Friday, October 29, 2010

To All The Nanoers Out There

Yes, I will be doing Nano this year--National Novel Writing Month. You can still sign up if you want to join the insanity In order to win, you have to write 50,000 words between November 1 and November 30. I don't know that I'll win, but I'll be pushing myself to write as much as I can during November. I'll be working on my YA paranormal. If you want to buddy with me (I'm still not sure what that means) my user name is super original: rebeccatalley.

This is dedicated to all who take on the NaNoWriMo challenge:

Good luck to all of us!

Monday, October 18, 2010

"The Upside of Down" Cover is Here!

What do you think of my new book cover?

Here's the back cover copy:

“Hmmm,” the doctor muttered.
Natalie wrinkled her forehead, almost afraid to ask, and said, “What does that mean?”
“You do know you’re pregnant, right?”
Her breath caught in her throat. “Excuse me?”
“You’re pregnant.”
Her heartbeat thundered in her ears. “I’m what?”

Natalie Drake certainly has her hands full raising a large family, dealing with her difficult mother, and maintaining a relationship with her rebellious teenager. Just when things seem to be going smoothly, she finds out another unexpected surprise—she’s going to have a baby. Faced with so many challenges, Natalie must learn to trust in a plan that isn’t what she imagined and discover that every situation has an upside.

Beloved author Rebecca Talley carefully creates this touching and heartfelt story that is sure to inspire you. With true-to-life characters and situations,
The Upside of Down will reignite your faith and remind you of the importance of family.

I'm not sure I'm "beloved" but what do you think? Does this make you want to read it? Would the cover intrigue you enough to pick it up?

I'll be having a contest for those who pre-order the book. I'll let you know when I have all the details set.

Thanks for visiting and thanks for supporting me!!

Thursday, October 14, 2010

Writing Your Family History

Have you ever wanted to write your family history but didn't know where to start? Visit Linda Weaver Clarke's Website for information on how to bring your ancestors to life and write that family history.

Tuesday, October 12, 2010

Save the Child by Margaret Turley

From the back cover:

"You are not going to pour poison straight into her heart!" Nancy's determination to protect her daughter from the chemotherapy doctors insist she needs is fueled by boundless fury. She has seen cancer patients successfully treated with naturopathy. She wants the right to do this for Sharon, her eight year old child suffering from Leukemia.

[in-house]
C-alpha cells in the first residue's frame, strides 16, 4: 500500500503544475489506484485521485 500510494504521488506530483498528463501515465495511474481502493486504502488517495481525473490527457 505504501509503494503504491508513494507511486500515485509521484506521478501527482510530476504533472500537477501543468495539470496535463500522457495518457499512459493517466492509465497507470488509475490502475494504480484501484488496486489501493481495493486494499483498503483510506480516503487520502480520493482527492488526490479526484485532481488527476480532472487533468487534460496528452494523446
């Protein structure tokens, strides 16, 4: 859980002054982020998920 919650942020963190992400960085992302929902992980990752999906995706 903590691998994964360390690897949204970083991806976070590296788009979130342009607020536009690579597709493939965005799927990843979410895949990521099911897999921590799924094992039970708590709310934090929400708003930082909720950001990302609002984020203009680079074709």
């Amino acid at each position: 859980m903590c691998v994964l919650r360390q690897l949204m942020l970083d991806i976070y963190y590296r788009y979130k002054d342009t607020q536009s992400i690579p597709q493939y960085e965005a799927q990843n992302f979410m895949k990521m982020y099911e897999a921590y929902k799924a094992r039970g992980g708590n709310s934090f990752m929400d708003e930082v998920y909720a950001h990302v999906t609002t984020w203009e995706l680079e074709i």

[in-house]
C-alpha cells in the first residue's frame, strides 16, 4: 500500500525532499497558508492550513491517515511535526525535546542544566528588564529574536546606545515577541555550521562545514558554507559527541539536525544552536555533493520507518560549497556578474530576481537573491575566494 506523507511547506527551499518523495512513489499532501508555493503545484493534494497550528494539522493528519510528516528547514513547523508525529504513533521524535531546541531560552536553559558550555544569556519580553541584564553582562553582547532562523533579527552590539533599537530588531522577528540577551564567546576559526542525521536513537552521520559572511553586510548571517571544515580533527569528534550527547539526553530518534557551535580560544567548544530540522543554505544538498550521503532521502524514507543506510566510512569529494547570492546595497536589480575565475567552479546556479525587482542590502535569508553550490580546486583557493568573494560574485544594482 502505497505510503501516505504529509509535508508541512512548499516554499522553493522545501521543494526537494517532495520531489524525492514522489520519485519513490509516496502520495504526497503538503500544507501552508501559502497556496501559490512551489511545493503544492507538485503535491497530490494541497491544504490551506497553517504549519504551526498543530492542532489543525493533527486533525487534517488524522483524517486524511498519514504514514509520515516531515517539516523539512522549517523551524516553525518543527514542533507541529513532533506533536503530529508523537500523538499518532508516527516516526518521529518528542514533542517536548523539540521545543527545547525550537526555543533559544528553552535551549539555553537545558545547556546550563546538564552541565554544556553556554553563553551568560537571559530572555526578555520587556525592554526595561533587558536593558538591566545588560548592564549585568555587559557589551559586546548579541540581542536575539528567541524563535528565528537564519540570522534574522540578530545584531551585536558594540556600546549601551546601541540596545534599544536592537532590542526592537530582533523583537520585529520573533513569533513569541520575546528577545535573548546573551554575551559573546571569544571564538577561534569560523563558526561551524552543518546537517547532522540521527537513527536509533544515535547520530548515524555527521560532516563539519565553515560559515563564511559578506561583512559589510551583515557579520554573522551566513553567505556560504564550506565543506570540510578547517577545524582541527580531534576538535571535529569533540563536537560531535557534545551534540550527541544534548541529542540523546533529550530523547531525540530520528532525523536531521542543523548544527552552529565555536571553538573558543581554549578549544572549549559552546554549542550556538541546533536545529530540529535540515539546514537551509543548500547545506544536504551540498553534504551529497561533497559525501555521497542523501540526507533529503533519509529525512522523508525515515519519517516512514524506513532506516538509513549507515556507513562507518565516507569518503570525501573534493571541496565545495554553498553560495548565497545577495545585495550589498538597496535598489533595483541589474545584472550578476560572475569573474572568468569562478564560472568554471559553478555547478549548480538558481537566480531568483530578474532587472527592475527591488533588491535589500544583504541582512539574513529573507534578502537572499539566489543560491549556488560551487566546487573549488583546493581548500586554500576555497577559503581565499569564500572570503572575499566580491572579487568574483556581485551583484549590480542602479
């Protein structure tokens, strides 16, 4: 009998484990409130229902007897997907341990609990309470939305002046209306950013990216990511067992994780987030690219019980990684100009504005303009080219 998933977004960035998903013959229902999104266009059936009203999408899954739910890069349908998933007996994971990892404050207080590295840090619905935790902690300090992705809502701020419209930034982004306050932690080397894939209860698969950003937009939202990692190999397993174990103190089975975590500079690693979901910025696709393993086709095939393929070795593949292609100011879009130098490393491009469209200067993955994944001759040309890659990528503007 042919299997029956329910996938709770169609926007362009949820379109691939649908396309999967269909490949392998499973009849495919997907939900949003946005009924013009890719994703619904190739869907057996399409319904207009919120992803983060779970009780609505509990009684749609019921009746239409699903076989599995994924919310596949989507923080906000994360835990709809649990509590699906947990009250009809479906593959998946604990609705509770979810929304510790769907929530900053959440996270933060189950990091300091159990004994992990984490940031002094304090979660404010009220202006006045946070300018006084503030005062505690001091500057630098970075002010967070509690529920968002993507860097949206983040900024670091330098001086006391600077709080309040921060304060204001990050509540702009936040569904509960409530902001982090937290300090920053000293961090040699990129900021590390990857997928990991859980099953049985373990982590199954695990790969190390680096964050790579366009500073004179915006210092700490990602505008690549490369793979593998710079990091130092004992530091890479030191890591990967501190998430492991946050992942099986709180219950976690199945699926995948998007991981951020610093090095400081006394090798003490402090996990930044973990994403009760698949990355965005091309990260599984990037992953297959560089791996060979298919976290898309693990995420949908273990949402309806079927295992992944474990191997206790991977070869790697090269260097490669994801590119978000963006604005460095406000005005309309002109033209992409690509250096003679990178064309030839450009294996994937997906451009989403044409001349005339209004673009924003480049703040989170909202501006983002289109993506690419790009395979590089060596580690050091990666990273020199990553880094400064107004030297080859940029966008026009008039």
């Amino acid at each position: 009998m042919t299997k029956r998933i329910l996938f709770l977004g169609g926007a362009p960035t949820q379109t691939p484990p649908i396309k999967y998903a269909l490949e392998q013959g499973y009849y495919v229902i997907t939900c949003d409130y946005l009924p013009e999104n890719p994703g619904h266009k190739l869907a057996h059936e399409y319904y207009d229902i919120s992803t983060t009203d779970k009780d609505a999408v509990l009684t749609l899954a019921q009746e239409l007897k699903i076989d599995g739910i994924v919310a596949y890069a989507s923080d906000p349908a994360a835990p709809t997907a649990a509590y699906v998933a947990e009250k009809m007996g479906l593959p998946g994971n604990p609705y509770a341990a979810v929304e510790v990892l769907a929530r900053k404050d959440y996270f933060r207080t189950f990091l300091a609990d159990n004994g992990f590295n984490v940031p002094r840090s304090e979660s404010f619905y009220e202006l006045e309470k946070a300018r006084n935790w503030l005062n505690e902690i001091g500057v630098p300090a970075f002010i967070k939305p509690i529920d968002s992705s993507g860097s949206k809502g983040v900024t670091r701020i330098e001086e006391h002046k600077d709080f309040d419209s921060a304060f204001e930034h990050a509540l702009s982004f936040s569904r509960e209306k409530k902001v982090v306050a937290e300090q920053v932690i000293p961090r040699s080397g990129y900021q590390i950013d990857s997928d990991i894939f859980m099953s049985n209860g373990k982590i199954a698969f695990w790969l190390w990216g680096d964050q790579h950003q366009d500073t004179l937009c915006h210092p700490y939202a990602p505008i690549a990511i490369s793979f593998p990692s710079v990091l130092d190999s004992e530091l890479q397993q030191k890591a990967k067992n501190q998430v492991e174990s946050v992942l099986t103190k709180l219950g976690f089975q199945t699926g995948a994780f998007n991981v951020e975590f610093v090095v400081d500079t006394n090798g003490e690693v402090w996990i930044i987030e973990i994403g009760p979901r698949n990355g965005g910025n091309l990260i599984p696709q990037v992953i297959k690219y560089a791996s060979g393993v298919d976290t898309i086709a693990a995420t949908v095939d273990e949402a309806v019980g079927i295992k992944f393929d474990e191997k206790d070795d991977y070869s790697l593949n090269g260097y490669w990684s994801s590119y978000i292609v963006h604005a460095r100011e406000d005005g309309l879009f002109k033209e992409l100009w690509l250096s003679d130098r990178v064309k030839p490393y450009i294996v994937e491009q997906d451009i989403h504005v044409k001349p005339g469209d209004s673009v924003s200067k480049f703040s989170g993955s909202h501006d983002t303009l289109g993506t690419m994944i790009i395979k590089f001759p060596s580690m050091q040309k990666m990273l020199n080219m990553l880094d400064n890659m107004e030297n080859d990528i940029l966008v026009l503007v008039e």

Robert knows in his heart that chemotherapy is Sharon's only chance to survive. He follows his law professor's advice and forces himself to defend Nancy in public. As Sharon's parents they have to appear united. His work, law school and family demand more than twenty-four hours a day of him, and more than he is capable of giving.

Abby, at age fifteen, craves independence but needs understanding. No longer receiving the attention she deserves from her distracted parents, she seeks adventure on-line, with a stranger. The result sends her to the same hospital as her sister in a coma.

Five year old Ben misses his sisters. He blames his mother for making Grandma go away and his father for leaving him with strangers. Jack, the family dog provides his only comfort.

Phyllis, widow of a physician, can not condone her daughter's irrational actions. But love and concern for her grandchildren pull her back to care for Benjamin amidst the raging battle.

Cancer is the enemy. Love is the remedy and Grandma is the angel who glues the family picture back together again.

Margaret says:

While I was traveling to work one day the news broadcast a story about a mother who was refusing chemotherapy treatment for her son. Because I am a nurse I asked myself why would a mother decide against the best that medicine could offer for her offspring. The story unfolded over the next few weeks. The doctors insisted the boy had a virulent cancer that needed immediate attention. Even when threatened with jail and loss of custody the parents were unrelenting in their premise that they felt their child did not have cancer, and they did not want him to receive chemotherapy. After they were charged with kidnapping their own child because they crossed state lines a judge listened to the parents and halted the medical community and government forces.

What the parents wanted was an independent, out-of-state medical work-up for their son. The judge allowed them to seek this consultation. The result was that the child was discovered to be free of cancer. I sighed with relief. The judge saved this boy from the horrible side-effects of chemotherapy which include nausea, pain, sores, compromised immune systems, sterility, major organ damage, secondary cancers, and even death.